And so it has finally happened: on Wednesday this week, British diplomat Sir Tim Barrow handed in Prime Minister Theresa May's formal "Article 50" letter to Donald Tusk, President of the European Council. In doing so, the UK formally signalled its intention to leave the European Union, starting a two-year process of intensive negotiations that will see it both extricate itself from, and determine its future relationship with, the European Union.
There will of course be many important political, legislative, and economic developments throughout the course of these negotiations, but for the privacy professionals among us the big question is: "What does this mean for UK data protection law?" Details are still sketchy at present, but here's what we can tell you:
- The GDPR will come into effect before the UK leaves the European Union. The UK's negotiations with the European Union will last at least two years, taking them through to March 2019. In the meantime, Europe's General Data Protection Regulation (not to mention the Network and Information Security Directive and, possibly, the e-Privacy Regulation) will come into effect in May 2018. This means that the GDPR will become "the law of the land" in the UK in just the same way as it will in every other country around Europe next year. Rest assured: all those GDPR preparations you've been doing (or should have been doing) won't be in vain!
- The UK will still have GDPR-like rules after it leaves the European Union. The UK government has signalled that, in order to provide continuing legal certainty for citizens and businesses, all existing European law will essentially be "copied and pasted" into UK law in time by the time the UK leaves the EU. The legal mechanic by which this will happen is the so-called Great Repeal Bill. The Bill will repeal the European Communities Act 1972 (which currently gives effect to EU law in the UK, and makes EU law supreme over UK law) and will covert all existing EU law into UK law. In effect, this means that the General Data Protection Regulation will probably be ported into UK law and end up being called something like the UK General Data Protection Act.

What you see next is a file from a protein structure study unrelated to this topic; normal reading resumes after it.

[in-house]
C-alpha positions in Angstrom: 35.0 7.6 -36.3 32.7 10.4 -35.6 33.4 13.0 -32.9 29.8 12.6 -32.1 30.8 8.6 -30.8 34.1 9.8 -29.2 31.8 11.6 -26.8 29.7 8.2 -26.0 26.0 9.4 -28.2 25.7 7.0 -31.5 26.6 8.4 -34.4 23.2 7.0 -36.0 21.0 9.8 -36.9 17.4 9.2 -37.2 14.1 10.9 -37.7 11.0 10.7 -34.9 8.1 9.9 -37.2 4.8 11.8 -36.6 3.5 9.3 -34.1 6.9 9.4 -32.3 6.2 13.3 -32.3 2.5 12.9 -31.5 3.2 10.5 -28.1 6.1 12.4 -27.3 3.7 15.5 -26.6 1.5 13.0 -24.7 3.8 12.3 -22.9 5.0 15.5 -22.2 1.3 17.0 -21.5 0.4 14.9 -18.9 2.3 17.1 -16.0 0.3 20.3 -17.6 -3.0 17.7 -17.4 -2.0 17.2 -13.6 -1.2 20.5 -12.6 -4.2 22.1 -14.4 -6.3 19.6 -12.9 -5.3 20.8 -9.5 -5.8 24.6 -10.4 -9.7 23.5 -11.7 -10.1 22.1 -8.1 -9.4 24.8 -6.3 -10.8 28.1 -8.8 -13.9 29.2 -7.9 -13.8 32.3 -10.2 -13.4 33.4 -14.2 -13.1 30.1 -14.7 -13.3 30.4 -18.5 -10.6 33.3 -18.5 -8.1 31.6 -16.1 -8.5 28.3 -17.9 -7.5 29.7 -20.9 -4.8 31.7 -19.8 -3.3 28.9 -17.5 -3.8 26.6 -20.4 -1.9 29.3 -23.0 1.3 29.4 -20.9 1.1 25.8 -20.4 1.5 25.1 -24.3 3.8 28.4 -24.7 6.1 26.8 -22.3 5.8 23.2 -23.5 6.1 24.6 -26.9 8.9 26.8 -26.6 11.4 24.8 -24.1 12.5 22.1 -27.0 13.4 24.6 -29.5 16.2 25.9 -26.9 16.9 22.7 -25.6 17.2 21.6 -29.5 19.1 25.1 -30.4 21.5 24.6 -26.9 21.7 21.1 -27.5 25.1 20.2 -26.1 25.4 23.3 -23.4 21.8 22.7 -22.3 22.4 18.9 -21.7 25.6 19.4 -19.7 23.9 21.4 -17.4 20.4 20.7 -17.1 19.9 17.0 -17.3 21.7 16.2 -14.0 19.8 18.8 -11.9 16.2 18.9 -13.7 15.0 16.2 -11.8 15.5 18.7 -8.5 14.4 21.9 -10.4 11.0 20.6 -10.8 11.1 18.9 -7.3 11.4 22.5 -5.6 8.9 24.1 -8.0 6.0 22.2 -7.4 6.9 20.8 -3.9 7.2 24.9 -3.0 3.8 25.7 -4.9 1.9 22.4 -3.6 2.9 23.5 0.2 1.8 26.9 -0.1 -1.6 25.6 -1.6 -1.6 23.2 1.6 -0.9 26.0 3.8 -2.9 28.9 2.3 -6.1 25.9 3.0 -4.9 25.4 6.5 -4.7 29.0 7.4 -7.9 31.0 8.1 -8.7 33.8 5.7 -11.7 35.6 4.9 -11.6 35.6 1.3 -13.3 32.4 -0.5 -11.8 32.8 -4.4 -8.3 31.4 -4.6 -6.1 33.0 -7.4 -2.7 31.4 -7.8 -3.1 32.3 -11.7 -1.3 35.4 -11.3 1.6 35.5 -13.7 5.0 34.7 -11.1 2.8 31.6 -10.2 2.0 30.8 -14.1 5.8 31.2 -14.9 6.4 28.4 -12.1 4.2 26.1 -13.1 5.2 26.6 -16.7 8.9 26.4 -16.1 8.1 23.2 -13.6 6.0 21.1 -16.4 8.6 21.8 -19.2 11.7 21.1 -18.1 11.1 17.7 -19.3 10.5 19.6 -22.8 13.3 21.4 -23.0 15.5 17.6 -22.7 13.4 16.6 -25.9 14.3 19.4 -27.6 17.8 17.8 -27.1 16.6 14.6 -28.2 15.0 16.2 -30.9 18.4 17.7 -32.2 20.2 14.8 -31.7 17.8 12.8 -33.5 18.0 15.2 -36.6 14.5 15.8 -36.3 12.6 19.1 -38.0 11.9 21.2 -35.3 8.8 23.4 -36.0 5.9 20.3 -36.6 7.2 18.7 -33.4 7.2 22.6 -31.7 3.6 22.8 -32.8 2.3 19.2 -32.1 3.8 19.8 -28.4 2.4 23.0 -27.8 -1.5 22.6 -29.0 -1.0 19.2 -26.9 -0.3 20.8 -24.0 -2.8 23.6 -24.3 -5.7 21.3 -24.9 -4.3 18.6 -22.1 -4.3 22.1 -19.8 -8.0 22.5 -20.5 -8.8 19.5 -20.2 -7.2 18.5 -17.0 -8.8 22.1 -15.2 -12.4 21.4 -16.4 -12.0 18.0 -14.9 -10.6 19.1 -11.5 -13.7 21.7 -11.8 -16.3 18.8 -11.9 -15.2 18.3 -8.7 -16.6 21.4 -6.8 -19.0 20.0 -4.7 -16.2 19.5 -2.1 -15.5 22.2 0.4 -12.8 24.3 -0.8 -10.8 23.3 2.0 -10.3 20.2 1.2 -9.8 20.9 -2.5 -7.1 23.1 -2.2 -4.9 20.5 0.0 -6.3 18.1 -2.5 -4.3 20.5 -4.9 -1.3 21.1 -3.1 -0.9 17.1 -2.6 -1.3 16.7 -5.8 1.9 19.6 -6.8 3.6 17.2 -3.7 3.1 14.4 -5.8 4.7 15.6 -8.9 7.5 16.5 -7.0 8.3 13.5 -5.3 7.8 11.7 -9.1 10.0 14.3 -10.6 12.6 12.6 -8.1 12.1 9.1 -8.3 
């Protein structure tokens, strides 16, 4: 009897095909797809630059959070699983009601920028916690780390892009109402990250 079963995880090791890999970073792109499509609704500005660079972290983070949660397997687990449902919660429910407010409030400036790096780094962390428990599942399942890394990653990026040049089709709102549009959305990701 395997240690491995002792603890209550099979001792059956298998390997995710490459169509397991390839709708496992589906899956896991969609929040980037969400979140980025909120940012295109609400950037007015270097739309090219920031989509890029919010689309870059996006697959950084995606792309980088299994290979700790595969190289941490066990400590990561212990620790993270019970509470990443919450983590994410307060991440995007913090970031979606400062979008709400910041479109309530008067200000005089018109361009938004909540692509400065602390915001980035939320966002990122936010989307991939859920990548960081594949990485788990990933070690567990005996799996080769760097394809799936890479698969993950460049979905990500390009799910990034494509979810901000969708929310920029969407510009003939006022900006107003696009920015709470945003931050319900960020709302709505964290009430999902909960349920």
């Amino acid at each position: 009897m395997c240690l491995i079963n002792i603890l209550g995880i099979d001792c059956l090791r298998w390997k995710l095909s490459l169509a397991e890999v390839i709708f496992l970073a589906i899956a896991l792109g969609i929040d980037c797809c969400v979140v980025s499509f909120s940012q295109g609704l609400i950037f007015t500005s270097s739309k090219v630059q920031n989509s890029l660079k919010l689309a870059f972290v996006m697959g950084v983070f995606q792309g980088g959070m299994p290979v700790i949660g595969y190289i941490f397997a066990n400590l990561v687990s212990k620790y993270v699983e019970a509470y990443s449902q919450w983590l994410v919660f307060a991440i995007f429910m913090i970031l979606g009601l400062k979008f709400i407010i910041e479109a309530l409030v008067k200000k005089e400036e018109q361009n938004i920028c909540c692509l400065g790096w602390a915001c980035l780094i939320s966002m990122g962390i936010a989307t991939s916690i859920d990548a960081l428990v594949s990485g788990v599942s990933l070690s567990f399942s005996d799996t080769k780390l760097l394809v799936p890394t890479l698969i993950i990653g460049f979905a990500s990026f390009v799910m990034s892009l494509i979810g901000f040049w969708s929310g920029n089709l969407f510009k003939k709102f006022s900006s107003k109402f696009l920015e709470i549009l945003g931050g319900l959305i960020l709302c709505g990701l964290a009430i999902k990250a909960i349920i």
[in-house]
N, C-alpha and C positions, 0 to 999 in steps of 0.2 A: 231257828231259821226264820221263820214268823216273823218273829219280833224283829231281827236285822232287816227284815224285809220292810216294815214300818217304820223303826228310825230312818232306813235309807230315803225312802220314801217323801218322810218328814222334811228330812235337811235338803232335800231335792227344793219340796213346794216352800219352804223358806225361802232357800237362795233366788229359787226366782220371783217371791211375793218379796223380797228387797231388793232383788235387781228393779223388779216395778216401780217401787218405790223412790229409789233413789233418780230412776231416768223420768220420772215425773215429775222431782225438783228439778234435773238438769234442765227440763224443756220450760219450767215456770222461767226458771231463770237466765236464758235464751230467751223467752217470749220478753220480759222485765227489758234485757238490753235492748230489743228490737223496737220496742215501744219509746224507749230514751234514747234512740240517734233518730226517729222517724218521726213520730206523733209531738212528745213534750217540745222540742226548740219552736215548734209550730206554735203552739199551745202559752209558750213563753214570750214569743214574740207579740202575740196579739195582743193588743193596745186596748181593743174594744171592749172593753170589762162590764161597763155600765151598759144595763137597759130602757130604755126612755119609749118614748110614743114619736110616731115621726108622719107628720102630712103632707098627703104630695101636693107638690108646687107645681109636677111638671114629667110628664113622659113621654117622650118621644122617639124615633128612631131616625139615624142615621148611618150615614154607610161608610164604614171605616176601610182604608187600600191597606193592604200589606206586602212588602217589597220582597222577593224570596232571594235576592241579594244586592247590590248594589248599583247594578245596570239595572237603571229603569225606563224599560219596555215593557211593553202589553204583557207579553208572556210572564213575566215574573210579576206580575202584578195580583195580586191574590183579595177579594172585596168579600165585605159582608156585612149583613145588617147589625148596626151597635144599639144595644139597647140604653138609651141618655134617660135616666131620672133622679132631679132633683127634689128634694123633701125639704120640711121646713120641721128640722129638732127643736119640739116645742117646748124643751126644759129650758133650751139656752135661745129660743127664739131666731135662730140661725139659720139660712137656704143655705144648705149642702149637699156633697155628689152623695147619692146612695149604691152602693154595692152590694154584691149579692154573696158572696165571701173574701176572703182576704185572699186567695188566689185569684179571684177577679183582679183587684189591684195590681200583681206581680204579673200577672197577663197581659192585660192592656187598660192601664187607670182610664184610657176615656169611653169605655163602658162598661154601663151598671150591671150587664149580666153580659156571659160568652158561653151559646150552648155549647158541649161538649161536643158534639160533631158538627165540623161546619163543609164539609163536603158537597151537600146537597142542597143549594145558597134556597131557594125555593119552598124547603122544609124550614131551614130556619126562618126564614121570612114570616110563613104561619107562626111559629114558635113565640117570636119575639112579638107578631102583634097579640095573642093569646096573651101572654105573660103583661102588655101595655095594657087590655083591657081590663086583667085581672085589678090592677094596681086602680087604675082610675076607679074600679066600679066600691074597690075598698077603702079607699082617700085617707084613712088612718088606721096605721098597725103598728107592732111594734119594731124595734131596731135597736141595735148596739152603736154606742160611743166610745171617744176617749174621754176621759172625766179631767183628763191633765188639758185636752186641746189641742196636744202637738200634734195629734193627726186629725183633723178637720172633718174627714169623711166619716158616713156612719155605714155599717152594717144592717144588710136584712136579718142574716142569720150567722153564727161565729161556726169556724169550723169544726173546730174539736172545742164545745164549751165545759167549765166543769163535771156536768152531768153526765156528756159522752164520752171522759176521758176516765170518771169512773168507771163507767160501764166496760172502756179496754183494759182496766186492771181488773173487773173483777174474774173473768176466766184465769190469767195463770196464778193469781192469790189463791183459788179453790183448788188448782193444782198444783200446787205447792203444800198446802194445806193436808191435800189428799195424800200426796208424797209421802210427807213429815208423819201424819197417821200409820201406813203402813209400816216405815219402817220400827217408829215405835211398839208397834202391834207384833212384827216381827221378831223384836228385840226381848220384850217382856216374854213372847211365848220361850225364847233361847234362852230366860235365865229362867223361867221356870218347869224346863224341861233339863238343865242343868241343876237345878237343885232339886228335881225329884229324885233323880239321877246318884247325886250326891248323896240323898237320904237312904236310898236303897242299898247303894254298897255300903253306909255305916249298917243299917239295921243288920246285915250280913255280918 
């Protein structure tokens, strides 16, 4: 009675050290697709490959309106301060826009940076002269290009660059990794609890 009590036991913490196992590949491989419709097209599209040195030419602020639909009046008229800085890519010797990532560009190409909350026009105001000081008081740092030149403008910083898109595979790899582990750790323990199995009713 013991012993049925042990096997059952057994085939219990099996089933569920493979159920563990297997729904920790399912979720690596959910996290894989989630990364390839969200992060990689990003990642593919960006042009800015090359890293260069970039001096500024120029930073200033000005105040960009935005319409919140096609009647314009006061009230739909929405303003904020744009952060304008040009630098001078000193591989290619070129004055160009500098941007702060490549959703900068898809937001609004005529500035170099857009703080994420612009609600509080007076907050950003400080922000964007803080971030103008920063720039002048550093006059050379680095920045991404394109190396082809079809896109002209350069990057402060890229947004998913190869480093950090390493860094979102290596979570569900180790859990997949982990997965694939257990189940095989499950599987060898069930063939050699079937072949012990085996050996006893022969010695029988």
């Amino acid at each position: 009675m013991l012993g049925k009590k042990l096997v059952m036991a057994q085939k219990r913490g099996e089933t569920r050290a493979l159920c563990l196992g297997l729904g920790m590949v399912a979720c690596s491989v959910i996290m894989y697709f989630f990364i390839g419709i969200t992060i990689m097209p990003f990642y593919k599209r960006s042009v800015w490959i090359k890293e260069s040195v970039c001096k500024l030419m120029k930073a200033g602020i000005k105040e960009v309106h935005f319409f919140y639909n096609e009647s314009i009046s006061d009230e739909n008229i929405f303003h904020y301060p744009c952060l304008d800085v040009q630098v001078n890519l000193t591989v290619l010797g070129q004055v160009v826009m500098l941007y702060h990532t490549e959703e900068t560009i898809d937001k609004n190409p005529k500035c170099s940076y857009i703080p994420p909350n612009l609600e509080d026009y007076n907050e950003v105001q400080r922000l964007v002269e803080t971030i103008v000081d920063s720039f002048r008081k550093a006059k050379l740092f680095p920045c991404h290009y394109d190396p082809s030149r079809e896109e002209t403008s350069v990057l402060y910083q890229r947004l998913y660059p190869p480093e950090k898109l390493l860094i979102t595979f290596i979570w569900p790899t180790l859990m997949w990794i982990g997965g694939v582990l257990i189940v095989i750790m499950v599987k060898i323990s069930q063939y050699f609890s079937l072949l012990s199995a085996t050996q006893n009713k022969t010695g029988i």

- It's not quite as simple as that though. The detailed-oriented among you may be thinking "It can't be as straightforward as cutting and pasting, can it? What about all those references to European institutions and administrative processes in the GDPR?!" If you are, then you'd be right. That’s why the Great Repeal Bill also aims to give the UK government the power to adopt secondary legislation (i.e. laws that are aren't subject to full Parliamentary scrutiny and so are more quickly and easily adopted) that will 'tweak' the converted EU laws in a way that ensures they will have meaning in the UK. For example, secondary legislation may be adopted that amends the new UK General Data Protection Act so that, rather than saying, "you mustn't export data outside of the EEA without appropriate safeguards", it says "you mustn't export data outside of the UK without appropriate safeguards". The detail of this, of course, has yet to be worked out.